So, if these matters intrigue you, if you want to know what an Énarque is and why anyone should care, this book has some merit. It is written in a lively, popular style, and is very readable. It is a tale told from the point of view of the elite, and I felt that possibly fifty-four million of those sixty million French persons (let’s go for inclusive language, shall we?) don’t get much of a look in. I suppose their part in not being wrong lies in the implicit majority consensus behind the vision of the French state and its place in people’s lives. One faintly irritating feature is the number of times that Nadeau’s informants are drawn from his own circle, and of course as an academic with a high profile international research project his circle is a pretty elite bunch. The book could be seen as dealing in stereotypes, which on the one hand makes me wary, on the other may well be worth exploring for the pointers they give to an explanation of these differences. They are held up to the light to look for the kernel of truth behind them. These, though, are to some extent transatlantic stereotypes. Finally, one more time, beware of it being ten years or more old now. Dominique Strauss-Kahn figures in it for example, but for an entirely different, much earlier scandal, subsequently forgiven and forgotten, and from which he sprang to potentially greater heights. That he is now a fallen political idol may be a marker of change in French society that this book pre-dates. But unfortunately I haven’t found a more up to date book that attempts to do the same job as this one. Read with a wary eye on these issues, though, this is an informative and entertaining book. But not, I am sure, the whole story. I think I’ll go and read Tony Judt on the French intellectual elite for purposes of triangulation.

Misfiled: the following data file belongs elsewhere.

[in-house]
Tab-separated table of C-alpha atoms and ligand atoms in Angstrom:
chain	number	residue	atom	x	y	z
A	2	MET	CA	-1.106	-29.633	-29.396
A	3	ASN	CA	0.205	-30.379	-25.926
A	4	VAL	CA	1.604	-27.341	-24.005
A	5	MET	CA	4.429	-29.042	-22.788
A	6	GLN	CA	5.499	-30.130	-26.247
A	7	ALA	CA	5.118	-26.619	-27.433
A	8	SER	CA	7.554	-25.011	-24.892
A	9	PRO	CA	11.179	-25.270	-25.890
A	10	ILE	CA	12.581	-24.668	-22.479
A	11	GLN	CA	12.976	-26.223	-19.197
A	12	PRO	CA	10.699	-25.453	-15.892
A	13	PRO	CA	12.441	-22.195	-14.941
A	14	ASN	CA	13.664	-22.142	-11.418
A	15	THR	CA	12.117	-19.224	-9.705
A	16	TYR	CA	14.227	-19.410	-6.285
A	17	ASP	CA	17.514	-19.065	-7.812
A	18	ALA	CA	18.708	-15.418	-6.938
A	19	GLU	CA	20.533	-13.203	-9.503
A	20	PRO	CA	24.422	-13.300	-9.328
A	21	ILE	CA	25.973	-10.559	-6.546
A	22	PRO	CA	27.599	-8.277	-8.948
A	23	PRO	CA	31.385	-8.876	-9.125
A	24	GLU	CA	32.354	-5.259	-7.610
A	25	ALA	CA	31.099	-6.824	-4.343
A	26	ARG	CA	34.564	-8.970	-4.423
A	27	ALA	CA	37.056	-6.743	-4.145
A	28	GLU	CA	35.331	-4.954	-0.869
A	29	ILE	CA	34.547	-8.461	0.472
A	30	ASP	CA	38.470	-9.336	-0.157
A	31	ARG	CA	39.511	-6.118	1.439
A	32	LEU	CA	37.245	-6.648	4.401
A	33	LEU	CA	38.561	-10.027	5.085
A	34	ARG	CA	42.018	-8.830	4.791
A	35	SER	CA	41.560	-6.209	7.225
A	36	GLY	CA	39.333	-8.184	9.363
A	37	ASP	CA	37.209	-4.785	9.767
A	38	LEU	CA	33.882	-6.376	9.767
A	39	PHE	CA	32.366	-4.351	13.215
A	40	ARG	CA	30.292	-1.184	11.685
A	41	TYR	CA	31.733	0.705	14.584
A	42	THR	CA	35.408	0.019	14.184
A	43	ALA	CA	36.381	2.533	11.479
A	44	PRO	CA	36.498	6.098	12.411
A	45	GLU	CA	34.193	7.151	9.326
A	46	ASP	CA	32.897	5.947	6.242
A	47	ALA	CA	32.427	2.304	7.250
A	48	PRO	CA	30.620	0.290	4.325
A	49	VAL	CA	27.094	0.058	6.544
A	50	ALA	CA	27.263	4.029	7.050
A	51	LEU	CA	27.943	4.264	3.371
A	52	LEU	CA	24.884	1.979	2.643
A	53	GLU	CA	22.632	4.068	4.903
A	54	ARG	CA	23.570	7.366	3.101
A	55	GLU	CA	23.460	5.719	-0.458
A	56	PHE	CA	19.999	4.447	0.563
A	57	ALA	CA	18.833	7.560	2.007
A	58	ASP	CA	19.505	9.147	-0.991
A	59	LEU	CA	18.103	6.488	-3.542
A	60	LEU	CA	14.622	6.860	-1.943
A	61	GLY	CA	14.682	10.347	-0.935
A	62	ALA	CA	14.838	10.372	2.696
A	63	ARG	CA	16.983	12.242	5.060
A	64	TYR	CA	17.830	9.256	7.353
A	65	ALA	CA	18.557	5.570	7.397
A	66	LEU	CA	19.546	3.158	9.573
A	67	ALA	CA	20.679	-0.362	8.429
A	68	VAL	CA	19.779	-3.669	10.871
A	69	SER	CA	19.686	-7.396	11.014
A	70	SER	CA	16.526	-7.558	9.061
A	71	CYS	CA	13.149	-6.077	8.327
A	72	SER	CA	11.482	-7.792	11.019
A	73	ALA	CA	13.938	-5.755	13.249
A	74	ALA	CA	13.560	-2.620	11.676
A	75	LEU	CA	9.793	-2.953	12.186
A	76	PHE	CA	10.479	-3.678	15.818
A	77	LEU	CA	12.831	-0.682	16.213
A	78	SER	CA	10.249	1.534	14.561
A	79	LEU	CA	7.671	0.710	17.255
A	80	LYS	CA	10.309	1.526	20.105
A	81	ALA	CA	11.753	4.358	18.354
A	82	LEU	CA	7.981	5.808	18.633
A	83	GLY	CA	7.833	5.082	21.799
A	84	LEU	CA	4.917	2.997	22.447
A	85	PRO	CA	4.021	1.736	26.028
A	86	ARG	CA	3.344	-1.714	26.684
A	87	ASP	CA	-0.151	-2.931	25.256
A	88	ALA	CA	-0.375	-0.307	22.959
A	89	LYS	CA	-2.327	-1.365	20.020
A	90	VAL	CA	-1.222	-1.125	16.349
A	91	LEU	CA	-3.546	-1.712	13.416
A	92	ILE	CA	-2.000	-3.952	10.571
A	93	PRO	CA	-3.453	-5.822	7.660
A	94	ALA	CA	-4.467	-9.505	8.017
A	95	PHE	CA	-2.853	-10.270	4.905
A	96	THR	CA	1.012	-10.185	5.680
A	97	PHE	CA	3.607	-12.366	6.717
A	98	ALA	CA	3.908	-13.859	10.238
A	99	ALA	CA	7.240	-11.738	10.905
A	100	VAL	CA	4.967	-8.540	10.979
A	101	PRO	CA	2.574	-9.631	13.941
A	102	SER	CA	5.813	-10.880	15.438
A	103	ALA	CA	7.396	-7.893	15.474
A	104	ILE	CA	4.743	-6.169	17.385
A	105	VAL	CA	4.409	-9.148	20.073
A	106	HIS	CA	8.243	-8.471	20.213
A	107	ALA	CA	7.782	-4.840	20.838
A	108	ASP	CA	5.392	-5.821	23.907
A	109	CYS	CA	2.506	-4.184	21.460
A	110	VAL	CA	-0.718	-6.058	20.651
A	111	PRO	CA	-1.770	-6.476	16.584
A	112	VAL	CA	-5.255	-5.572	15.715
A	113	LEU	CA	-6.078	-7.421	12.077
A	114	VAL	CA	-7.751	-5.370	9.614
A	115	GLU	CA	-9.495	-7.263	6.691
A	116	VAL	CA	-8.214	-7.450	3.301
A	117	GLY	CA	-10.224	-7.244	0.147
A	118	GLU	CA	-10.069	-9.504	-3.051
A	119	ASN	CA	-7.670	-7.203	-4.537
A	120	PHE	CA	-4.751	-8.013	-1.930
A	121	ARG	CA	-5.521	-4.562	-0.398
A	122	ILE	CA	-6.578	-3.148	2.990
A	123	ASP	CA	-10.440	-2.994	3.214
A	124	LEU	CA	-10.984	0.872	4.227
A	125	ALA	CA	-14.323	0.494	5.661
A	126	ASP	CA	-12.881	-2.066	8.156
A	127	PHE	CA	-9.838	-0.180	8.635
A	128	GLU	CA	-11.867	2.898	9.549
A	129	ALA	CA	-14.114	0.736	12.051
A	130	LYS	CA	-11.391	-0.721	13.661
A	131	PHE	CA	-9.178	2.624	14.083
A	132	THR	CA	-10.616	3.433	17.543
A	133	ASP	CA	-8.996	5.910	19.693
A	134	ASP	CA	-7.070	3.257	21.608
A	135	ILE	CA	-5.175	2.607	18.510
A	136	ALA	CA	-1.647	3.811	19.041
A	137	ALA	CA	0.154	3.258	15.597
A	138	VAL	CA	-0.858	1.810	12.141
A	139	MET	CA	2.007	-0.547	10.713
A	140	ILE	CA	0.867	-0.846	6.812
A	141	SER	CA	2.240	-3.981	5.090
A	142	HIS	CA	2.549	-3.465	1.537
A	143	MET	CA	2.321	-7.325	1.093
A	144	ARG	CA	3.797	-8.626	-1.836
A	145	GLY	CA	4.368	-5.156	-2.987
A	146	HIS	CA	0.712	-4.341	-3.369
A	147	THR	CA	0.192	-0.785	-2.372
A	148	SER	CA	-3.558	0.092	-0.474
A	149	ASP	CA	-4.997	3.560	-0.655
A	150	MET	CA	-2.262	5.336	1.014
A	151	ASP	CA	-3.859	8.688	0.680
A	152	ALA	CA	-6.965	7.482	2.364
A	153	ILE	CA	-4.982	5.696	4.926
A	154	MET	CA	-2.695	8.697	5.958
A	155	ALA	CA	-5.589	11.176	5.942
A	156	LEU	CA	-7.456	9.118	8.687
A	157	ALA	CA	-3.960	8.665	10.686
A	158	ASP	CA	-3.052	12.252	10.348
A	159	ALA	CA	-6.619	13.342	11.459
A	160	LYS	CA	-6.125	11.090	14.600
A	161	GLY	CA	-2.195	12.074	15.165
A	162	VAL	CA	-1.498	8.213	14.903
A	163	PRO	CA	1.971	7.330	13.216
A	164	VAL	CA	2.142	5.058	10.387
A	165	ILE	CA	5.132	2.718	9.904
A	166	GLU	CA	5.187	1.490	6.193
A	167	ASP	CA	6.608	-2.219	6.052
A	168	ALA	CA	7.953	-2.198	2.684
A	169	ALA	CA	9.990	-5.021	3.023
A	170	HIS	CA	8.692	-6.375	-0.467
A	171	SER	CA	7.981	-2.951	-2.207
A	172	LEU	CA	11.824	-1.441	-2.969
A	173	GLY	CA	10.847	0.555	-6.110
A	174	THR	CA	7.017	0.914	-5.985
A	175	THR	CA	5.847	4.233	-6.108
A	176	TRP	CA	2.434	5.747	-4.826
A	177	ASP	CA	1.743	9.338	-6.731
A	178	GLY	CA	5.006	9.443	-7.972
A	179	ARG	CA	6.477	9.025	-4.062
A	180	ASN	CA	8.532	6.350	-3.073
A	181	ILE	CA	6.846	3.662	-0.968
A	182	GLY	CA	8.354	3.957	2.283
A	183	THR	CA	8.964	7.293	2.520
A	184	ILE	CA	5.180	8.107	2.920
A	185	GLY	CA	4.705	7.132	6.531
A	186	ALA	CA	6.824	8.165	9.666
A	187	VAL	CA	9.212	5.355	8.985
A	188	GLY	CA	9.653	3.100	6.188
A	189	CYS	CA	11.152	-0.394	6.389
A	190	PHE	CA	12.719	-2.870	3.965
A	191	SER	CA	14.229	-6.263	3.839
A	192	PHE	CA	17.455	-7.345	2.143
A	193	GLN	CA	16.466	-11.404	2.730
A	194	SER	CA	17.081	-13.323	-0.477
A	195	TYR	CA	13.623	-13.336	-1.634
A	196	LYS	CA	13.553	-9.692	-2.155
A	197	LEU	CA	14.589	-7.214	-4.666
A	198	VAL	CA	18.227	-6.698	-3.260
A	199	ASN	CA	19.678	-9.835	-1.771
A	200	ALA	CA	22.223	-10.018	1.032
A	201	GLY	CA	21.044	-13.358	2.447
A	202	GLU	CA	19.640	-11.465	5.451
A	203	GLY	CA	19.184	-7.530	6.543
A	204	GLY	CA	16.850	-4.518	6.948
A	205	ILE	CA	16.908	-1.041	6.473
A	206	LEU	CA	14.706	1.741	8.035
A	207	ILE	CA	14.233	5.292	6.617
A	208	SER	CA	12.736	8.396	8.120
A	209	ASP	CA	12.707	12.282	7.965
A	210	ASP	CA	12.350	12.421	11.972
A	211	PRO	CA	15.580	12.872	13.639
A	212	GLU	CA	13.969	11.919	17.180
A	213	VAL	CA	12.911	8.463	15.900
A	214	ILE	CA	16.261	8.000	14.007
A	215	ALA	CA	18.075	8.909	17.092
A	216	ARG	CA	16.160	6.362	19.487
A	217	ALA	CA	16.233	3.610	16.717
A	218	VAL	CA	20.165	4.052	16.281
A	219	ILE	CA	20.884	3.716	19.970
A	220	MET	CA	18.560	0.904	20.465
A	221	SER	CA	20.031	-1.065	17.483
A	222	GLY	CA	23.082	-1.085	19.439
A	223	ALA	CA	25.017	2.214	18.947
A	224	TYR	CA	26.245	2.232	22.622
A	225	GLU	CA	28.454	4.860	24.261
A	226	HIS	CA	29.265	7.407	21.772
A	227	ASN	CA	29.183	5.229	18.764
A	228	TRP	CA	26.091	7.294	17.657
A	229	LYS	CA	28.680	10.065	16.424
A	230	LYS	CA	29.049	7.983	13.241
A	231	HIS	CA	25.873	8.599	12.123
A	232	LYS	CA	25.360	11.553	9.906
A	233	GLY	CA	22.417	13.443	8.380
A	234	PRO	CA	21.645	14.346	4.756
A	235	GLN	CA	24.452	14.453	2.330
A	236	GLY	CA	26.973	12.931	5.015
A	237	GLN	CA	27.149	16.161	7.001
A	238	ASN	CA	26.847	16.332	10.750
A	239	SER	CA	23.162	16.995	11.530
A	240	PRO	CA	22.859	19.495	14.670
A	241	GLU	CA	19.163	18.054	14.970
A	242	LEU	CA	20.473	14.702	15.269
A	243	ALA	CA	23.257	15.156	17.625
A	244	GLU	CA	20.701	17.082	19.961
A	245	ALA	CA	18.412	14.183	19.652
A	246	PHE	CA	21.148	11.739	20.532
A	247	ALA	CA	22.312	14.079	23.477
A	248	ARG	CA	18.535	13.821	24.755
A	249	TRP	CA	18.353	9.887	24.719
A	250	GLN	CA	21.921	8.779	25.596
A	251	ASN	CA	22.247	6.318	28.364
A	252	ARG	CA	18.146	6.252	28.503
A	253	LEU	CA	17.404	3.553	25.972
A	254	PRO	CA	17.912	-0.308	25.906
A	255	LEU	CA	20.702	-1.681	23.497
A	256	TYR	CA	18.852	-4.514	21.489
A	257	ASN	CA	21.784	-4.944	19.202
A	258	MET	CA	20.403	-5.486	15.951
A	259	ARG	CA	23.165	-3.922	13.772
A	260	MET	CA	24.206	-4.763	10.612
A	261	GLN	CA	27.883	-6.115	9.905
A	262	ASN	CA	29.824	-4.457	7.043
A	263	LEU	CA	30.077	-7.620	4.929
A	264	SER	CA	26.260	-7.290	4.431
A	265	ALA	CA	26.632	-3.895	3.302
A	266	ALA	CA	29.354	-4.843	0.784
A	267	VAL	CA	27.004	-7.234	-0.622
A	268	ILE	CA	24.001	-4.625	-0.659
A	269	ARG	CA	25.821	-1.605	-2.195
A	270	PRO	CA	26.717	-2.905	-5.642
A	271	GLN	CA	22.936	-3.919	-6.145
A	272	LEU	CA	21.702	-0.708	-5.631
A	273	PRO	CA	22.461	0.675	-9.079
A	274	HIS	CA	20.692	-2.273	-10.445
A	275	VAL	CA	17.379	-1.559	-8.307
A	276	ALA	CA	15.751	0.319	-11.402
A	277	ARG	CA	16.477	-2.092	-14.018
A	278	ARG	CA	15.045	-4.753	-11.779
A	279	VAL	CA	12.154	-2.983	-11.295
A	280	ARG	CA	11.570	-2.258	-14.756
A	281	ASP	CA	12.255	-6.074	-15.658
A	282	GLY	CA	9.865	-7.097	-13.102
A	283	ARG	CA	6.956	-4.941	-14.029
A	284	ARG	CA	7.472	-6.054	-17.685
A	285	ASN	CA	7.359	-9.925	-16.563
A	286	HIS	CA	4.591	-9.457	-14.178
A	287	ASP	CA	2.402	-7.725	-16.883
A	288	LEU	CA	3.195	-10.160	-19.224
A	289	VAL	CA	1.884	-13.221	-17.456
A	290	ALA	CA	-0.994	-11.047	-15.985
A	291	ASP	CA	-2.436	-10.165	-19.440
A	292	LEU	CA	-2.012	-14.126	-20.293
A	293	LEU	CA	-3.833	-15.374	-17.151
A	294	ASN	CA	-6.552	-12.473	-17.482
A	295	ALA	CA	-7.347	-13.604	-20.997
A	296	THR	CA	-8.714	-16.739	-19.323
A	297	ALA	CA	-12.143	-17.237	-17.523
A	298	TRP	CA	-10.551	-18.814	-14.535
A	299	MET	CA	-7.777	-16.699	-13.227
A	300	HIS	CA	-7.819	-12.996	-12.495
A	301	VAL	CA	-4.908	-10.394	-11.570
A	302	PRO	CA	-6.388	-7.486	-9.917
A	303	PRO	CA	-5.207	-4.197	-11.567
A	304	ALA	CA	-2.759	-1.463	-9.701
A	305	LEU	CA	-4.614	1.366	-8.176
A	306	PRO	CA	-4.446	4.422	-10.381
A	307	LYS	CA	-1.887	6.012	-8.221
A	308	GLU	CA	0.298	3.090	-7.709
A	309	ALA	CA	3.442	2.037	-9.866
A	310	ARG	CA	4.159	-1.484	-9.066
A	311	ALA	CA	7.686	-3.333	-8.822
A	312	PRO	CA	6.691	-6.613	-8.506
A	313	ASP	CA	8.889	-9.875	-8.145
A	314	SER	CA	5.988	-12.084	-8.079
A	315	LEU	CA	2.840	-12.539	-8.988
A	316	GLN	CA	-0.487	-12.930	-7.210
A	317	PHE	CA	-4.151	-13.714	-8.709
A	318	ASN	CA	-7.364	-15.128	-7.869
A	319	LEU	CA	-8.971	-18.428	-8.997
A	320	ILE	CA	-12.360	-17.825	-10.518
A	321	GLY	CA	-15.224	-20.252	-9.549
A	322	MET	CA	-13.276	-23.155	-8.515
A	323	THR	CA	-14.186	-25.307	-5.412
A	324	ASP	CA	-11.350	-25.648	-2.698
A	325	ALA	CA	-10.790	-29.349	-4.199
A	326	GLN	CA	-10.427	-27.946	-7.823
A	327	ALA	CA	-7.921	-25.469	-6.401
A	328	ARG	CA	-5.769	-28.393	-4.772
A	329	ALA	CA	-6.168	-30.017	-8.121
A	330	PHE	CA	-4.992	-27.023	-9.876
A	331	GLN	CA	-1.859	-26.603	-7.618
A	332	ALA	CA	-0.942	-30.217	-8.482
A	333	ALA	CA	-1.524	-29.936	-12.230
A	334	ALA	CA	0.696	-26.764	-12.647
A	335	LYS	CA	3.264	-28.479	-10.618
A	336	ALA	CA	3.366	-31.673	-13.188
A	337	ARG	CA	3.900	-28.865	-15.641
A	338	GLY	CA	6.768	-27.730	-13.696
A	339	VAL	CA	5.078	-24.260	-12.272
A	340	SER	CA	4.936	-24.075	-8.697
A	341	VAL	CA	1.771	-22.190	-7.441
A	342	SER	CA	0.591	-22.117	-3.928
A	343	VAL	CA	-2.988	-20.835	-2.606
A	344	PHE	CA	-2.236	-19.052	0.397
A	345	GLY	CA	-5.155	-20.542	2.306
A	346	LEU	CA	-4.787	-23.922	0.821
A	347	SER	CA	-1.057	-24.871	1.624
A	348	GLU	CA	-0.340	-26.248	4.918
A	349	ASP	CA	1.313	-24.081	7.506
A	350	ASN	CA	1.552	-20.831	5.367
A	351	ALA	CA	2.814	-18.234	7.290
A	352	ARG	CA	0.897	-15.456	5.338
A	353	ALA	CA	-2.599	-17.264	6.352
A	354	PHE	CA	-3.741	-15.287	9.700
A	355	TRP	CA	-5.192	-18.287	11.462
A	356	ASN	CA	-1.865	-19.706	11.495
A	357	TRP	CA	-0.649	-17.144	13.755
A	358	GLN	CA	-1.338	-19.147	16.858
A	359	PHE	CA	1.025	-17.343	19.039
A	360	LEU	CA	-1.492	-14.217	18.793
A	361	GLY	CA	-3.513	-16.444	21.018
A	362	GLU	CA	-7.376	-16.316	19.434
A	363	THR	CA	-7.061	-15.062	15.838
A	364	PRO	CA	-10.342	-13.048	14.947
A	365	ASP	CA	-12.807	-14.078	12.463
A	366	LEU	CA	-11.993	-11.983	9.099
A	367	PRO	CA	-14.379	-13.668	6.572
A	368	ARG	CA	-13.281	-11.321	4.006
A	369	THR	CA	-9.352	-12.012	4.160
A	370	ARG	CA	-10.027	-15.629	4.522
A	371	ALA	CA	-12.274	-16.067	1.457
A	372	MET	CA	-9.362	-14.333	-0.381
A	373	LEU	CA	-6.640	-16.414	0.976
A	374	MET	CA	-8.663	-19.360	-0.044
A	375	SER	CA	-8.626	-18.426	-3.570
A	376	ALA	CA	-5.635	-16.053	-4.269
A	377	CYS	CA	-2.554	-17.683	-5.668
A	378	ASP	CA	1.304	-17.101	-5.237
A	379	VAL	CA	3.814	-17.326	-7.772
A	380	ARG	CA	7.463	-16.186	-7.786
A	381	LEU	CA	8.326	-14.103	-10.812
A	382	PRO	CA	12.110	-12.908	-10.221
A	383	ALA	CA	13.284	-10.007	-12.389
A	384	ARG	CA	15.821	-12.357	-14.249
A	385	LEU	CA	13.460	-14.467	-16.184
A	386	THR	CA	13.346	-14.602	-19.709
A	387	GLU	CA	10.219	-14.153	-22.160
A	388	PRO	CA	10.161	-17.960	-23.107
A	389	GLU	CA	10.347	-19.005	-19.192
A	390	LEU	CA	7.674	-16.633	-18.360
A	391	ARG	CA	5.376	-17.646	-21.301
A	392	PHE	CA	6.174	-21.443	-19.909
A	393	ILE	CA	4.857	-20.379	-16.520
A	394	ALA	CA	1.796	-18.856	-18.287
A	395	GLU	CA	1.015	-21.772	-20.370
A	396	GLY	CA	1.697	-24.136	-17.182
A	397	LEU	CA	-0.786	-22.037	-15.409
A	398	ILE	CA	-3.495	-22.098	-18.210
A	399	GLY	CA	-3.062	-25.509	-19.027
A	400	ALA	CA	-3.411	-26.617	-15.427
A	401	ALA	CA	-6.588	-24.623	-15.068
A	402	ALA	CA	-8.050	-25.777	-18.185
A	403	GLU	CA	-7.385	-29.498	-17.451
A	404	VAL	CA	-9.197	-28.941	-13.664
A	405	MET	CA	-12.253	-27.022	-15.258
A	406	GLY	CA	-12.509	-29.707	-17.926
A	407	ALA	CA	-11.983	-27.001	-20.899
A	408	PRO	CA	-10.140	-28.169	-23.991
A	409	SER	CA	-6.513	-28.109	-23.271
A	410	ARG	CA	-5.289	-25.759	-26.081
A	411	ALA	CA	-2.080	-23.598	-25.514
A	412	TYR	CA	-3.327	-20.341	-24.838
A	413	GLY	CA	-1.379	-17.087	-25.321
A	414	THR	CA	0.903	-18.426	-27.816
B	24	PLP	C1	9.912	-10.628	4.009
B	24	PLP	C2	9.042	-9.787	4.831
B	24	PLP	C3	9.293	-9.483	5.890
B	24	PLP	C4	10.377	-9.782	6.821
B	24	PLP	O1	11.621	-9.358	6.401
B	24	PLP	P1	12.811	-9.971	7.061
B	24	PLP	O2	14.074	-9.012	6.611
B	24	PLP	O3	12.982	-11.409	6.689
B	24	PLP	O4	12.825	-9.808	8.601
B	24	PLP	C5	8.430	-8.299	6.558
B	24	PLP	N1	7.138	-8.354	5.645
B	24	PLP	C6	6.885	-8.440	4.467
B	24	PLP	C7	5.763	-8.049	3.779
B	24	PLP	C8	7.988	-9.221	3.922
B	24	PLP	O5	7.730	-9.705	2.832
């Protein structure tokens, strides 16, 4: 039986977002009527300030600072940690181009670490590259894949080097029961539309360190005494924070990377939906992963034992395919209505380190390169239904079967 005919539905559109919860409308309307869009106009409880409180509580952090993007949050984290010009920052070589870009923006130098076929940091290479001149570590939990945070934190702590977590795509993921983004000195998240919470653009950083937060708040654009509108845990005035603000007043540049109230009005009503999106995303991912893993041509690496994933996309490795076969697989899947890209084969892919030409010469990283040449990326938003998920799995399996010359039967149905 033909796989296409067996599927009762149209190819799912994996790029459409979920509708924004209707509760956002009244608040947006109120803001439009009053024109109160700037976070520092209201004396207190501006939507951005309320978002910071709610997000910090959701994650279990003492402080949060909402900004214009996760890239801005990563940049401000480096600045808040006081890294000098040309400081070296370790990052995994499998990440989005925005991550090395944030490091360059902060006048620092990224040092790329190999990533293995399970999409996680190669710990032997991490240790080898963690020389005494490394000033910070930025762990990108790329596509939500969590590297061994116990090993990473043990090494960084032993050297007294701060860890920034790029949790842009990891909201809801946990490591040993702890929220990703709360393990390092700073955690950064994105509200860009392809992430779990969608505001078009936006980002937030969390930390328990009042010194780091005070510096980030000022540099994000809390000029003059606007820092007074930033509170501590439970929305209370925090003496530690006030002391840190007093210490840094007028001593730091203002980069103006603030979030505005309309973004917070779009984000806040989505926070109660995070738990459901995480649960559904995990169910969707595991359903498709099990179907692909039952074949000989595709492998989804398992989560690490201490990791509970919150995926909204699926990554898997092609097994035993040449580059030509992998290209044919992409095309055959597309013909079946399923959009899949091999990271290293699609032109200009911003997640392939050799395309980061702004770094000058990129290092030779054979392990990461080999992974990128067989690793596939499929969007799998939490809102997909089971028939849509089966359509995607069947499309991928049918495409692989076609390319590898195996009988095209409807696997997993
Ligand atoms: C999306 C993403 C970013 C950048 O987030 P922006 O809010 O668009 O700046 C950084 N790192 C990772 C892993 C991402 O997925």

Jean-Benoît Nadeau and Julie Barlow: Sixty Million Frenchmen Can’t Be Wrong. What makes the French so French. London: Robson Books, 2004. 368pp
ISBN 13: 9781861057150